Lynda Hallinan: Broccoli ticks the health boxes but do you want to drink it?
OPINION: We live in strange times. At my local fruit store, you can currently pick up a pair of fresh pineapples for the same price – $8 – as a small cauliflower or two microcephalic broccoli heads. And frankly, who in their right mind would choose stir-fried brassicas over a round of pina coladas?
Broccoli, cabbages and cauliflowers aren't easy to grow at the best of times, let alone in an apocalyptic autumn that has seen entire paddocks of Pukekohe brassicas drowned in floods, not to mention millions of feijoas infested with guava moth larvae and myrtle rust blowing in on a foul wind.
It's enough to drive anyone to drink, although perhaps not all the way to a pot of detoxifying broccoli tea. It is, I kid you not, a thing.
In Napier, raw food company Wright Sprouts has a new brand, Raw-Life, which has gingko tea (for thought), elderflower tea (for sneezes) and broccoli tea (for life) at the Hawke's Bay Farmers' Market. The goodness-giving blend of sprouted broccoli, raw beetroot and native kawakawa is as pink as rhubarb cordial in the cup, with a pleasant earthy flavour and slightly sulphurous bouquet.
I felt healthier just reading my tea leaves, or at least the writing on the back of the packet: "We lovingly soak organic broccoli seeds for 12 hours, activating enzymes and releasing phytic acid and enzyme inhibitors to be washed away. Germination is where the magic happens: after two to four days, they spring to life, tripling the volumes of phytonutrients and phytochemicals. These precious cancer-inhibiting sprouts are then combined with other nutrient-dense foods to produce this natural detoxifying tea to preserve your health and wellbeing."
Now, I was raised on a farm. I like to think I have a fairly effective built-in bulls... detector. When Pete "Paleo" Evans starts rabbiting on about activated almonds, my eyeballs involuntarily back-flip in their sockets.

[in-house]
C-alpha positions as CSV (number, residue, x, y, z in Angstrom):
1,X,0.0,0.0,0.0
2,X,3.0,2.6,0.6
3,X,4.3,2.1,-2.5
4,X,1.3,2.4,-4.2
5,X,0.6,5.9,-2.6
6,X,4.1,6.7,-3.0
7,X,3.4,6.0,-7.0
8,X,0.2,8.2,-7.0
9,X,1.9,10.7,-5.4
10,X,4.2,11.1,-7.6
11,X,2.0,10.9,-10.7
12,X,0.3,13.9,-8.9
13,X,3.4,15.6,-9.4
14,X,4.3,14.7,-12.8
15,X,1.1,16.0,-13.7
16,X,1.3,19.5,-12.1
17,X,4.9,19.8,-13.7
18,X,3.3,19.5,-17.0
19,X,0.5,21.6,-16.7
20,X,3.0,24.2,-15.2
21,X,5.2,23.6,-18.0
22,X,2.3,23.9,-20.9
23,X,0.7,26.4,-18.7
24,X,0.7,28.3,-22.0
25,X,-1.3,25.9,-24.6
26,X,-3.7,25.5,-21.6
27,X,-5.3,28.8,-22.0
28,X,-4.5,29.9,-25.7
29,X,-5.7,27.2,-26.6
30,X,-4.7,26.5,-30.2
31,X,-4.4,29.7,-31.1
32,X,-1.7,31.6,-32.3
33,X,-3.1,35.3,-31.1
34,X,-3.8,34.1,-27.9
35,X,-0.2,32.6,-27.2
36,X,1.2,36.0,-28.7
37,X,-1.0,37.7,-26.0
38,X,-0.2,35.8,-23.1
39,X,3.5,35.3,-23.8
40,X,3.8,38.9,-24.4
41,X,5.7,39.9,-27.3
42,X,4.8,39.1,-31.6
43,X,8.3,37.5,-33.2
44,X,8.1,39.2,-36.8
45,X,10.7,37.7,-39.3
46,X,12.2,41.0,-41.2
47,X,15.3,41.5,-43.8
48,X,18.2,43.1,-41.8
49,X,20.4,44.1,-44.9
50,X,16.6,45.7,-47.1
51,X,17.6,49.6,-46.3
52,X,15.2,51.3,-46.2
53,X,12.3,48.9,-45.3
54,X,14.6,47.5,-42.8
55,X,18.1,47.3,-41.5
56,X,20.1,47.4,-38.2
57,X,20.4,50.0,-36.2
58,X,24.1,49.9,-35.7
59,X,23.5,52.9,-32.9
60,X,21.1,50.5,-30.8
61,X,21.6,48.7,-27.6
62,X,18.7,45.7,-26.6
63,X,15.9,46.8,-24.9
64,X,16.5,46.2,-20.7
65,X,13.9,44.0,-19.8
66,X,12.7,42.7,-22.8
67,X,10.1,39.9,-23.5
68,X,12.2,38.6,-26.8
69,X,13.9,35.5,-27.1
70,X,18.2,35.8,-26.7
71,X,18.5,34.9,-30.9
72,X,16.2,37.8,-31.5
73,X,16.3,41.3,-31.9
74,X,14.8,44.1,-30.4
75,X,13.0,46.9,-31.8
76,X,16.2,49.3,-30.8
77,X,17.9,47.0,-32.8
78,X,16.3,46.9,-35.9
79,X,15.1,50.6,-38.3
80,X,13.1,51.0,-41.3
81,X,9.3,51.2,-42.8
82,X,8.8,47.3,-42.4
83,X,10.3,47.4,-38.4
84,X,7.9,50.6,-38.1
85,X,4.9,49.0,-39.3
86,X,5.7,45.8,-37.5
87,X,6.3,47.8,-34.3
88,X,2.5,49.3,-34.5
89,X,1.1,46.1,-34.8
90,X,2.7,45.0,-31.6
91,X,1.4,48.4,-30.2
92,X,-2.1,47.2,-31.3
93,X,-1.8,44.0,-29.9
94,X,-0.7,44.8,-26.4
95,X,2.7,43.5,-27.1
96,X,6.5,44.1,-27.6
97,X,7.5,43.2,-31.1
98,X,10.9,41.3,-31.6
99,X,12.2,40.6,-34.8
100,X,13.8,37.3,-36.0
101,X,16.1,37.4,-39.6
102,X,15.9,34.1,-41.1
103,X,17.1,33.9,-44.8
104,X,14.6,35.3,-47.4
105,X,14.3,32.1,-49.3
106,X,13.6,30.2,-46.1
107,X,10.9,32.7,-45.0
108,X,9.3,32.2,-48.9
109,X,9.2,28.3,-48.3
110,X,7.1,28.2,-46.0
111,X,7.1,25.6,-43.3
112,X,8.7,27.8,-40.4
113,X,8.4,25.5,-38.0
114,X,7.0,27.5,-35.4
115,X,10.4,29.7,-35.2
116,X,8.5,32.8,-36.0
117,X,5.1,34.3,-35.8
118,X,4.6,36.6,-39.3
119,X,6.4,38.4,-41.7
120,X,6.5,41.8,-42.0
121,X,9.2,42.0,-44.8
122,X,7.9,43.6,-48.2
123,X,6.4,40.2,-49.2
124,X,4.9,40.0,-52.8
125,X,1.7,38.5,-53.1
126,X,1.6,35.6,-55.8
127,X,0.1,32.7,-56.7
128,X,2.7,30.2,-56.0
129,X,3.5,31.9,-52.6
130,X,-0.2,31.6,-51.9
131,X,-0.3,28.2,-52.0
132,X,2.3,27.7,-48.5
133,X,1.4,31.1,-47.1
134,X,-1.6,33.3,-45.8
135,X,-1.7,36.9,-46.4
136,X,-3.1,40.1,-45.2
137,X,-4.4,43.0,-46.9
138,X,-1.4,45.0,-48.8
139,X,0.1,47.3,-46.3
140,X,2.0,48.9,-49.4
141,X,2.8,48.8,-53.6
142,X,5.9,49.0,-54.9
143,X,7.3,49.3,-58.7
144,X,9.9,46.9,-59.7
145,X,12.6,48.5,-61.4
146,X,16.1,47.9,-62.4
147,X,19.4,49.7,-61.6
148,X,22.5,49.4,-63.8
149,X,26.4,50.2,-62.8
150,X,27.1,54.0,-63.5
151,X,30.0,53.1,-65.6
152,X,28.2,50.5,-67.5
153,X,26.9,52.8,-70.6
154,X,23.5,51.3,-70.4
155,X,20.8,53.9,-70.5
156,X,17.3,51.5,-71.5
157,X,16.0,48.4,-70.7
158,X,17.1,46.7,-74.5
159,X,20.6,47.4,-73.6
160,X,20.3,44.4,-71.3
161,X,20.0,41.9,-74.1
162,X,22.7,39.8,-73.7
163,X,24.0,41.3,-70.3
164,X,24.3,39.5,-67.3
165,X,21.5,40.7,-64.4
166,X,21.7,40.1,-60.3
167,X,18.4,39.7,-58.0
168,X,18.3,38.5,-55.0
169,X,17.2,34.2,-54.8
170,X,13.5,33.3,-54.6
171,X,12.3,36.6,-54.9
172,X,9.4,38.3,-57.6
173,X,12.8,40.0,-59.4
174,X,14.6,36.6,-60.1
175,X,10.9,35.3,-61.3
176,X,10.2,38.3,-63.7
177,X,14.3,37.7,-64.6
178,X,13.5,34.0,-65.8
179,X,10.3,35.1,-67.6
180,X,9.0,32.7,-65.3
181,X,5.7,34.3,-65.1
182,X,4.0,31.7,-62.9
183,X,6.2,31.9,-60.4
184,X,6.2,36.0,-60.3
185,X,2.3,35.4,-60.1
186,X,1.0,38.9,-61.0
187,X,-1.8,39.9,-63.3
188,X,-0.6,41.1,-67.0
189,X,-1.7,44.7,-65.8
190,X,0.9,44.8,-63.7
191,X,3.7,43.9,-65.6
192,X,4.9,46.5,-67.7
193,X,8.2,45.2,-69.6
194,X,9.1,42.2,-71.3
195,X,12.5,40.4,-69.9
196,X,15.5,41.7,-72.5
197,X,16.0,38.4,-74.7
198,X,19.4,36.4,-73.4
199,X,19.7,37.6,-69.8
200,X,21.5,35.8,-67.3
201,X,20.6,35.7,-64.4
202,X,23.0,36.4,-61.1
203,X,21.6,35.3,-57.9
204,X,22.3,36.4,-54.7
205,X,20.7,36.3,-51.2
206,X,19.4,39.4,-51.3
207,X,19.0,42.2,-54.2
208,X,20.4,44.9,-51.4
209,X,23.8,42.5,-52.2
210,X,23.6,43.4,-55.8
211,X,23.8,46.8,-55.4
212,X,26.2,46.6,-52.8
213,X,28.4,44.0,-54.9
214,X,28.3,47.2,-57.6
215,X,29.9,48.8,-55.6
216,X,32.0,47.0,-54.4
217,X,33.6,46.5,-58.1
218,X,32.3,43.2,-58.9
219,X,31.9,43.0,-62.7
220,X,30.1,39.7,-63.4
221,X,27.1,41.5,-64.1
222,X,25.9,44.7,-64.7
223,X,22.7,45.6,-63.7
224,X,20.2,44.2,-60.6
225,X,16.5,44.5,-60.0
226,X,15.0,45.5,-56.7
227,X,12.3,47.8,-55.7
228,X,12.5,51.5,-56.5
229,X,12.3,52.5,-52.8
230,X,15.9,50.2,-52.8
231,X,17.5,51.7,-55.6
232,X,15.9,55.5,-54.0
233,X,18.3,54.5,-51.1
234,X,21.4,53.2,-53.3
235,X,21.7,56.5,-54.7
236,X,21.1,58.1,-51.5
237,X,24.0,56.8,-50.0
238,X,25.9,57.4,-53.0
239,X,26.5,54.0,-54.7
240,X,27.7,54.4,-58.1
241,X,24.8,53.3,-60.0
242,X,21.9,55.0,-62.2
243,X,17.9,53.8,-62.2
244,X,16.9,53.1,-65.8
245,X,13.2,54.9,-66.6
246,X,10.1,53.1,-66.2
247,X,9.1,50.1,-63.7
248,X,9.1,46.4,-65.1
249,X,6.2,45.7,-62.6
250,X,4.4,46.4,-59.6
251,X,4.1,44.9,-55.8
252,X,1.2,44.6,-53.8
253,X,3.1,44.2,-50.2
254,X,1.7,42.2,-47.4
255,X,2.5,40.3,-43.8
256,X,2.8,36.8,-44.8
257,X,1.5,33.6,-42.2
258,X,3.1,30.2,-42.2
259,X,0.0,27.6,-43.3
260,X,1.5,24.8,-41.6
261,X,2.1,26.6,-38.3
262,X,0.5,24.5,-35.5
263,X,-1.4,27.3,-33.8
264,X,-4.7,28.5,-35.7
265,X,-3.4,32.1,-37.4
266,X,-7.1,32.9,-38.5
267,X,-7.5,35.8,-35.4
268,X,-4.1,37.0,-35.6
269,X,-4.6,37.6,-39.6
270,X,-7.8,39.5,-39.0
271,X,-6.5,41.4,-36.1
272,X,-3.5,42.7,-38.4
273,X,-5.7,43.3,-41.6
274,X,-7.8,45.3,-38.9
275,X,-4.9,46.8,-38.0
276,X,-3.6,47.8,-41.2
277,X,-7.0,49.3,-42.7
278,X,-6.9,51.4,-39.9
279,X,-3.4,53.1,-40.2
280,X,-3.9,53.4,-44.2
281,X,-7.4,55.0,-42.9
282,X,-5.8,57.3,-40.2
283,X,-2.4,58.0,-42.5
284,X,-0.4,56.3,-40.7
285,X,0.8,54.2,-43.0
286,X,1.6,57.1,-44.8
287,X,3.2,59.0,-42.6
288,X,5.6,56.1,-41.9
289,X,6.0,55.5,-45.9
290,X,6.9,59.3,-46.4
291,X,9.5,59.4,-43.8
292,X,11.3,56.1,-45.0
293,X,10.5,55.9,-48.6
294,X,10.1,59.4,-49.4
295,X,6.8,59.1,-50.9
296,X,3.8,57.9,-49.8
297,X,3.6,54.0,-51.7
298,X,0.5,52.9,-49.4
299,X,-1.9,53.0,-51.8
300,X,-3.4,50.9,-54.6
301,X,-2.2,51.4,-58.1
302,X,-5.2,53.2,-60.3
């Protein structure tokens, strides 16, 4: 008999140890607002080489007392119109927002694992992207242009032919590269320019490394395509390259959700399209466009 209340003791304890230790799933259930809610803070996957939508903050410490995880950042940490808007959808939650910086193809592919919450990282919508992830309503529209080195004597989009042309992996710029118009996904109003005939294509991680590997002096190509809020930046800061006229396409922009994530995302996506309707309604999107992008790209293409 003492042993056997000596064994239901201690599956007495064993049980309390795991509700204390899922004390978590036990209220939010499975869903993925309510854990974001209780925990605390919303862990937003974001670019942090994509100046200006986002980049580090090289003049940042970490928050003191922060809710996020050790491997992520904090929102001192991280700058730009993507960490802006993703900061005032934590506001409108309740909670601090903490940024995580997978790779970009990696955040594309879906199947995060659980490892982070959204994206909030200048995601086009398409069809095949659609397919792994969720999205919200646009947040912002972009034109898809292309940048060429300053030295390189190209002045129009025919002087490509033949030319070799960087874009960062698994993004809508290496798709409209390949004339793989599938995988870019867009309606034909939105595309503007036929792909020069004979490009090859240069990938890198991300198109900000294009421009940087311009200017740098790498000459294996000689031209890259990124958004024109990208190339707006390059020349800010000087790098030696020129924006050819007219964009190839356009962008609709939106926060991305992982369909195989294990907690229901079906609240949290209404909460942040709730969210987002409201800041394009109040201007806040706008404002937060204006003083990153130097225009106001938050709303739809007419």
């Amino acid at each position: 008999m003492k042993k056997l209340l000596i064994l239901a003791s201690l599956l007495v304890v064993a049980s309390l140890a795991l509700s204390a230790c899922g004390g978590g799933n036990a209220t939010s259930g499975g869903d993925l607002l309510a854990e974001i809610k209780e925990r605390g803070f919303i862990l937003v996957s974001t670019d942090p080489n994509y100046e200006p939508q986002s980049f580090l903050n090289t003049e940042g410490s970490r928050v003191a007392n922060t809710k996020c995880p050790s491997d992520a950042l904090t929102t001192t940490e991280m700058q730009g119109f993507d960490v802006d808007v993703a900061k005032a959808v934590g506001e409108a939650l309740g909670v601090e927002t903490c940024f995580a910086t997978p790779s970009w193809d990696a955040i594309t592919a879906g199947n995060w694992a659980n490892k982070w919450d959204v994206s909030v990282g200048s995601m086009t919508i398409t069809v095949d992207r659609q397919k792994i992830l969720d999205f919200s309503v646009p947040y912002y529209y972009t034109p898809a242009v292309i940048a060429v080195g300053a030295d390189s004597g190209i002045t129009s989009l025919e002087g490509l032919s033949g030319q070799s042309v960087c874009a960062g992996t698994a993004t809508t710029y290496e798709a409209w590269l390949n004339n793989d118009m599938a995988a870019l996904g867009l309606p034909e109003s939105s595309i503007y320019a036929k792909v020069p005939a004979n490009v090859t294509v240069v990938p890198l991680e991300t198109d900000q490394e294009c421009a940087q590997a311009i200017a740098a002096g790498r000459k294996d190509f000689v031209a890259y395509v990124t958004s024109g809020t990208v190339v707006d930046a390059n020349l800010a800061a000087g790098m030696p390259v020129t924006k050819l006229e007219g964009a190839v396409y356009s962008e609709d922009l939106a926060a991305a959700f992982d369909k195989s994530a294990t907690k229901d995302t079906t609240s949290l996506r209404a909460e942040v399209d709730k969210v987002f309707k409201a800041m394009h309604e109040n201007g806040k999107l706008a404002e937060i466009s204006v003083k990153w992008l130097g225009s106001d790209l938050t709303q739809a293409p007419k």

There is, however, slightly more science to a cup of broccoli sprout tea. In 2014, public health researchers at John Hopkins University in the United States conducted a clinical trial in China to see whether broccoli tea could help people pee out pollutants such as benzene. It worked. Study participants who drank half a cup of broccoli tea each day excreted carcinogenic benzene 61 per cent faster. That's because broccoli sprouts are rich in the plant compound sulforaphane, which has antioxidant, anti-inflammatory and cancer-inhibiting properties.
Sadly, none of these superfood qualities make broccoli taste any better, especially when you're forking out $4 for a scrawny-necked specimen that fits into the palm of your hand. You could grow your own, but broccoli seeds sown now will take a full five months to mature, by which time asparagus and strawberries will be in season and you won't want to eat brassicas.
Chinese broccoli, such as 'Kailaan' (Yates) and 'Gai Lan' (Kings Seeds), is much quicker out of the blocks, producing a flush of crunchy, mild-flavoured stalks in 12 weeks. Similarly speedy is the hybrid 'Tender Stems' (Kings Seeds), which compares favourably to commercially grown broccolini. If you snap off its head while still small – about 4-5cm across – you'll get a supply of side stalks to see you right through until spring.
Or sidestep your garden altogether, sprinkle broccoli seeds into a glass jar and grow your own sprouts on your windowsill or kitchen bench.
Source organic, non-treated seeds (Kings Seeds sell them for sprouting in bulk), and spoon a couple of tablespoons into a large jar, such as an old Agee preserving jar. Half-fill the jar with water and soak for 10 minutes, then drain. Most healthfood stores stock mesh lids for sprouting jars, but a square of cheesecloth and a rubber band does the trick.
Keep the jar in your kitchen, out of direct sunlight, and rinse the seeds twice a day, draining well each time. They'll germinate within 48 hours and be ready to eat after 3-5 days. The more light they get, the greener they'll be.
A single gram of broccoli seed produces 300 tadpole-tailed baby sprouts that, at three days old, are 10-100 times more potent by volume than their garden-grown adult counterparts. Mind you, watercress is said to be even better for you. It's estimated to be 10-100 times more nutrient-dense than broccoli sprouts, except that these days, foraging for wild watercress is probably 10-100 times more likely to give you a toxic dose of waterway contaminants, too.